If you’ve been reading Ciao, Cancer!, you know I love coffee. And so of course I had to share with you the latest news about this very special substance. Coffee Drinkers May Live Longer is the title of an article published in today’s New York Times. It’s worth a read, but here are some highlights:
A graduate student and director of a women’s health care center is working on a survey about women and mammograms. All information is confidential and the survey can be filled out anonymously. Here you go: http://www.zoomerang.com/Survey/WEB22BTJ5664Q7
The New York Times reported today that a massive, government-funded study has revealed that annual lung CT scans for current and former heavy smokers can result in a 20% reduction in mortality. That’s great news, since there hasn’t been any effective tool for early detection of lung cancer. But there’s something we need to know–or figure out–and that’s who’s going to pay for it?
I didn’t get much sleep last night. After throwing my back out the night before, and things worsening throughout the day, I couldn’t find a position that would make the pain go away.
At six this morning, I decided to throw in the towel. I’ll get out of bed and make some coffee, I thought. But as I tried to sit up, an excruciating surge of pain went through my back. I knew right away I’d need to see a professional. But where to find one? I didn’t know. That’s when Facebook came to mind.
Last week I learned from my cardiologist that there are two ways elevated cholesterol levels can kill me. The first is by increasing the likelihood of a heart attack. The second is at the hands of my doctor, should I continue to refuse to follow his advice. In his two-year battle to put me on a statin drug, the heart attack argument never worked, but his demonstrated aggravation in our Wednesday morning appointment went the distance toward securing his victory. As I walked to the pharmacy to drop off my prescription, I asked myself why this doctor is so doggedly committed to ensuring my good health—especially given my resistance to following his advice—and pondered over whether we as patients can actually affect the quality of care we receive. After cogitating on this over the weekend, I came to a conclusion—an emphatic yes—and identified things we can do to ensure first-class treatment.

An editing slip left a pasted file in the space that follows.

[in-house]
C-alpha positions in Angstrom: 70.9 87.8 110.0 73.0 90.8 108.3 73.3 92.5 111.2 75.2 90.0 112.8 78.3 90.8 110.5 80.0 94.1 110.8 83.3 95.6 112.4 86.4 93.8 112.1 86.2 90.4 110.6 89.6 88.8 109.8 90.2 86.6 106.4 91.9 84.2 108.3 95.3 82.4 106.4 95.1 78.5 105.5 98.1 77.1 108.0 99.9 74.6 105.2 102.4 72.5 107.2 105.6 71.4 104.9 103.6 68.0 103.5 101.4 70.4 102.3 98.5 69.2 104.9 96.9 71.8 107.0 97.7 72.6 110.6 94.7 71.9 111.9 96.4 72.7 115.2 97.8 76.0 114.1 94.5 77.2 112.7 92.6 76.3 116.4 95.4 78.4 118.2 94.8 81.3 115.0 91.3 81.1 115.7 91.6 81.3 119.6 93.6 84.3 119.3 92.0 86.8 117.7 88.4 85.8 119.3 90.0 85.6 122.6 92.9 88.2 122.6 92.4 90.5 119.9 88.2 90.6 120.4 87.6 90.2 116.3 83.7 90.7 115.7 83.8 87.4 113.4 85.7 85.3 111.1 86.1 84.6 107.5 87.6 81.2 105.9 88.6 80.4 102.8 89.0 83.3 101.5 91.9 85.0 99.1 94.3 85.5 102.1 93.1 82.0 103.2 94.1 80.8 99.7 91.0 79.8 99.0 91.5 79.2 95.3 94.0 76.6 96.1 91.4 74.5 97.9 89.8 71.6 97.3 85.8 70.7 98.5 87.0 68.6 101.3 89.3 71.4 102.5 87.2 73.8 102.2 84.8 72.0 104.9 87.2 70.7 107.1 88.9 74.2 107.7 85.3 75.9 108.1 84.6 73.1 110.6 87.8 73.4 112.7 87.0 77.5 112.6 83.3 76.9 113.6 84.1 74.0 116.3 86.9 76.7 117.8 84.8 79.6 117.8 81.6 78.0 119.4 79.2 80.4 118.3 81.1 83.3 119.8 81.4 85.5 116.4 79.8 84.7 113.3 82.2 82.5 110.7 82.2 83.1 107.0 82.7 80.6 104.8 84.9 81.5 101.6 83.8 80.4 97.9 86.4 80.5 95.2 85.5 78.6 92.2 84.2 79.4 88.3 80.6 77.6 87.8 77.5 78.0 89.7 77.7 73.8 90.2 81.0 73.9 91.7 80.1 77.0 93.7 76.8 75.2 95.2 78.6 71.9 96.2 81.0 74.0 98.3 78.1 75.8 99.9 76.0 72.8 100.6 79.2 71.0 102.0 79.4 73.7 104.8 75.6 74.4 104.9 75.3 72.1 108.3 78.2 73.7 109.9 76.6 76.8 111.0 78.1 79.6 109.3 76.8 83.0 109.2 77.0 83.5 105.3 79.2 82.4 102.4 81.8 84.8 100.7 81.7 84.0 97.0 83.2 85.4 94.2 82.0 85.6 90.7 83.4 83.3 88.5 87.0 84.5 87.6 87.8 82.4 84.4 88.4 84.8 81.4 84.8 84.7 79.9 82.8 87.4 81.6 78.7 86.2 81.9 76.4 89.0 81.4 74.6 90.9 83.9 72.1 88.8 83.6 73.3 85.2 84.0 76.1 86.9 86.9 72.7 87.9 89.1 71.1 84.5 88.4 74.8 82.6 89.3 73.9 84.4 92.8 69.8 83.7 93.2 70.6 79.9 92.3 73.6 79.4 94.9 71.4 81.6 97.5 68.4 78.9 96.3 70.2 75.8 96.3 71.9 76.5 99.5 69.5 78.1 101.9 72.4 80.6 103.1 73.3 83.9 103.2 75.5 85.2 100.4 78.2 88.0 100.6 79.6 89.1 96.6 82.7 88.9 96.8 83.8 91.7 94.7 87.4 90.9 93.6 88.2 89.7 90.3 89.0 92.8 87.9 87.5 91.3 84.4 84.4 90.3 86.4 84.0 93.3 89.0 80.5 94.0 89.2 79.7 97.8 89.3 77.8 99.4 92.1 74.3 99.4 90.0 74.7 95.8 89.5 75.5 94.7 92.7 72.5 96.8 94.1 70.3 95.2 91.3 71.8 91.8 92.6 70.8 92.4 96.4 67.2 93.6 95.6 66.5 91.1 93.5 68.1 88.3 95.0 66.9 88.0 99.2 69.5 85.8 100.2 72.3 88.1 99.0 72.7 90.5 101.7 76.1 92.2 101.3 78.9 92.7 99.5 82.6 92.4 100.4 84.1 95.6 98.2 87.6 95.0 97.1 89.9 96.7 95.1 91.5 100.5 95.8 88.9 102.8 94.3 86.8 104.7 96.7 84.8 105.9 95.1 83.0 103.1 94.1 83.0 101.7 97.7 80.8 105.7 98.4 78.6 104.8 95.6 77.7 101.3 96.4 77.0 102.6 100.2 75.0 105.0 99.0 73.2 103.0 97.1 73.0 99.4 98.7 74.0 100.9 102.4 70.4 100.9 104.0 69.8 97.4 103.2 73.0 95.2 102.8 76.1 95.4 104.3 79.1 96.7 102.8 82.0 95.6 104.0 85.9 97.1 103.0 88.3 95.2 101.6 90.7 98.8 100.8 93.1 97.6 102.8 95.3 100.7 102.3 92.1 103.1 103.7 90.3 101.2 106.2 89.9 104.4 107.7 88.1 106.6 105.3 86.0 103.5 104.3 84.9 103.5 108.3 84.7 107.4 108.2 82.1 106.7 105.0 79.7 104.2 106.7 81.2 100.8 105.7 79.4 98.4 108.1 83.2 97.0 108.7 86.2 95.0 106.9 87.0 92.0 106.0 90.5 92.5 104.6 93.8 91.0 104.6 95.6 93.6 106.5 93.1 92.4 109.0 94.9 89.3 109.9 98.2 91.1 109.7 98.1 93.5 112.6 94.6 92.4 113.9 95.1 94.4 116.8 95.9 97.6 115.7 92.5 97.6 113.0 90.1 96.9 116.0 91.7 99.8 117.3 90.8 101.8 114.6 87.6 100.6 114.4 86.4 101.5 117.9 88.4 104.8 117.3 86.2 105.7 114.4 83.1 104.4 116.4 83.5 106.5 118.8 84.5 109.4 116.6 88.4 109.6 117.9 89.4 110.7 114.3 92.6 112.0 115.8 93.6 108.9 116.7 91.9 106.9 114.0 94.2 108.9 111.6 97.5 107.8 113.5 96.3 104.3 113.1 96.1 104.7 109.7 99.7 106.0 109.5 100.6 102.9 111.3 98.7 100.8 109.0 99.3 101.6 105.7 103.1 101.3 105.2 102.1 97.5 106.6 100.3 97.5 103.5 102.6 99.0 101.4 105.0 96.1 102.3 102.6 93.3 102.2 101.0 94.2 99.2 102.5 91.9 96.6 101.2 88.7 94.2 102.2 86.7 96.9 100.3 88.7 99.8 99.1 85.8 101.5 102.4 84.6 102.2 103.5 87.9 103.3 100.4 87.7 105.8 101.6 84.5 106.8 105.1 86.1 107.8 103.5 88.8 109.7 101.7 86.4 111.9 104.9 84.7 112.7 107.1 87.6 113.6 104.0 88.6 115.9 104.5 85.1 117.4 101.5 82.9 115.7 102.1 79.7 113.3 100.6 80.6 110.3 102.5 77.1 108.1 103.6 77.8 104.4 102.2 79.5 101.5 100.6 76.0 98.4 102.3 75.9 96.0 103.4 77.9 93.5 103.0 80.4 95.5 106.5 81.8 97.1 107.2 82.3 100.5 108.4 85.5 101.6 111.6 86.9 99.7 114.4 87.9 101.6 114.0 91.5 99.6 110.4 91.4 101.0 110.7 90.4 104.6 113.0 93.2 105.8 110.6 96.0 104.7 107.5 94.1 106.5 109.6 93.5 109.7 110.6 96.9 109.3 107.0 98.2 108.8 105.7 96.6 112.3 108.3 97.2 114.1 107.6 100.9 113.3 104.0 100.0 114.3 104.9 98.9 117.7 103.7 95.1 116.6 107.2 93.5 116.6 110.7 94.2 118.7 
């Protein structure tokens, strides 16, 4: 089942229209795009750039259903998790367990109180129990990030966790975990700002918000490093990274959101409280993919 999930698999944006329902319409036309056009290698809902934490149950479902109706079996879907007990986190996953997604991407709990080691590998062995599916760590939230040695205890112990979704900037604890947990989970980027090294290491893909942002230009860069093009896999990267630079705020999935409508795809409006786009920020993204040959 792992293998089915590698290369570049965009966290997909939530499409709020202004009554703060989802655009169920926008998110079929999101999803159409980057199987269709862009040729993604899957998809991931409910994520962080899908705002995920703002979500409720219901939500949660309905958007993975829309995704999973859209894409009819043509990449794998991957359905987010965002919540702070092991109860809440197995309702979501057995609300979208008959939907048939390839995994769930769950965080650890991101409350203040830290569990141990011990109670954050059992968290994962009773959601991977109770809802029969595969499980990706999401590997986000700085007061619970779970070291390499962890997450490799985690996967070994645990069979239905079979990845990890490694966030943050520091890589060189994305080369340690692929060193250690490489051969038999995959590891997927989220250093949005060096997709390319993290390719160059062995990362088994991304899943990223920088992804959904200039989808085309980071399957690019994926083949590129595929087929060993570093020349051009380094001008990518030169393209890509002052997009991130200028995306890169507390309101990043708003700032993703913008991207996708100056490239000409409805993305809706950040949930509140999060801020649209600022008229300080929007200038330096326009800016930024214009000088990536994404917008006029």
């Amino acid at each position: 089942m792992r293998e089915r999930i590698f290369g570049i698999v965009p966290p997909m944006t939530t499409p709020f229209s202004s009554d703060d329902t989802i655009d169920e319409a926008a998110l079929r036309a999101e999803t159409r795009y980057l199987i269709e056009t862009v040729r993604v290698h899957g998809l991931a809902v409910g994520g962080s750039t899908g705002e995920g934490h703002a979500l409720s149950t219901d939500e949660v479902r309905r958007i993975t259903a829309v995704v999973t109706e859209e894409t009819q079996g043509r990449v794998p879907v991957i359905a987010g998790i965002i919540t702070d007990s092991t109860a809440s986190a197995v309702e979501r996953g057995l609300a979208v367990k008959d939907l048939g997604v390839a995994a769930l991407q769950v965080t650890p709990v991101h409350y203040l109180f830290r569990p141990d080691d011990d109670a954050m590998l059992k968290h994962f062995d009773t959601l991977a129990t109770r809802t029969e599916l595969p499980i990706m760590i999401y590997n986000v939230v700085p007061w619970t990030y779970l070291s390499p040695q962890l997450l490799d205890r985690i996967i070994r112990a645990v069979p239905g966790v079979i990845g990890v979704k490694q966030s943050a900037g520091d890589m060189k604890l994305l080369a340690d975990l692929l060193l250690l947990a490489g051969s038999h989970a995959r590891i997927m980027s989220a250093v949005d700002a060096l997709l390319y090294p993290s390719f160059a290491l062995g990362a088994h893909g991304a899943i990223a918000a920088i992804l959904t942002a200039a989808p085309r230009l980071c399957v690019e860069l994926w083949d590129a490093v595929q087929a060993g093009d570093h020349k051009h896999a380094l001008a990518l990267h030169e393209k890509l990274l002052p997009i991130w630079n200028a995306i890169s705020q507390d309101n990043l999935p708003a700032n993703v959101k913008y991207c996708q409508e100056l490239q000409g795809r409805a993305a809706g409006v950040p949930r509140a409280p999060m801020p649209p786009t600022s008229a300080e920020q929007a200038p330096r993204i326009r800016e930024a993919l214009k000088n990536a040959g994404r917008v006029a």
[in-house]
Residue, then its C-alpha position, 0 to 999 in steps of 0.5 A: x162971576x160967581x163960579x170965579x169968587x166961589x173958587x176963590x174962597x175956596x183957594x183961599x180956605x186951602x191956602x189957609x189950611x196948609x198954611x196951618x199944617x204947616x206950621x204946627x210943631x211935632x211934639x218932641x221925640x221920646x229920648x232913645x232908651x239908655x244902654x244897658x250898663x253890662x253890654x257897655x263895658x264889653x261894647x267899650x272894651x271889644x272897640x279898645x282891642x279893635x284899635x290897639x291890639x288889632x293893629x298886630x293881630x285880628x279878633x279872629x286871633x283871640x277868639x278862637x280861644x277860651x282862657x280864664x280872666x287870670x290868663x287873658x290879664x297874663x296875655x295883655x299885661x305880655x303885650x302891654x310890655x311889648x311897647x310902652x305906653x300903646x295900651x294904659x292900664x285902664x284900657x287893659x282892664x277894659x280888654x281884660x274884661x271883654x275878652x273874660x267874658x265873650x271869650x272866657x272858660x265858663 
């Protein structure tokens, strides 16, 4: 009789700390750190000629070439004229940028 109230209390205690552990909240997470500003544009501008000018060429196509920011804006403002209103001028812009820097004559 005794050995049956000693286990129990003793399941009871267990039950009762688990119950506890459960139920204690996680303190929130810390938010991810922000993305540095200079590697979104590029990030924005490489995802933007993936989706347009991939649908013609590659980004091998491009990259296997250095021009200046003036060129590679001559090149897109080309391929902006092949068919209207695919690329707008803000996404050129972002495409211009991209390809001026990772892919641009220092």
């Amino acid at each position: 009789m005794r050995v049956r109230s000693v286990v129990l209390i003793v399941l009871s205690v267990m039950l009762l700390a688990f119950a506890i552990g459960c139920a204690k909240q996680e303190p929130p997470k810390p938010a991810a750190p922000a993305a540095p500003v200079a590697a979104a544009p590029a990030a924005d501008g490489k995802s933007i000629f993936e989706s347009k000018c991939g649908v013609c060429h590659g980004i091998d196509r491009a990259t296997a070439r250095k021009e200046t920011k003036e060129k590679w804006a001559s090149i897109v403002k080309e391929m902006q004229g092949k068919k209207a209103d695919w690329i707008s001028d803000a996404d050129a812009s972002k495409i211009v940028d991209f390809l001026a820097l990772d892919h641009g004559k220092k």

I had just finished my first cup of joe yesterday—a morning ritual of great importance to me—when I stumbled upon a Reuters story that said there was no link between coffee consumption in men and prostate cancer. Coffee, in this case, was vindicated, but I wasn’t aware that it had been a suspect, at least not for several years. A number of recent studies have shown that coffee—and most likely caffeine—has a protective effect against certain types of cancer; others show no association between coffee and a broad range of cancers. Since I consume so much of the stuff, I thought I’d best do a little digging, and I must say that I was pretty surprised by what I learned.
I love public service announcements, especially when they’re for causes closest to my heart. Here you can watch girls swoon over Zac Efron as he steps into an elevator. This happens to me all the time.
Several years ago I came to terms with the fact that despite my distaste for getting up early in the morning, living in New York City makes you do it, and my choice was either to move or learn how to cope. I didn’t want to leave, so I turned to one of the most powerful, natural tonics mother nature has kindly provided humankind: coffee. If I don’t get my morning dose of—get ready—four cups, I’m neurologically dysfunctional, tired, and grumpy. But this past Saturday, for reasons I will explain in due course, was entirely different. I jumped out of bed at 5:45am, was out the door half-an-hour later with less than a single cup ingested, and—are you ready for this?—I was happy.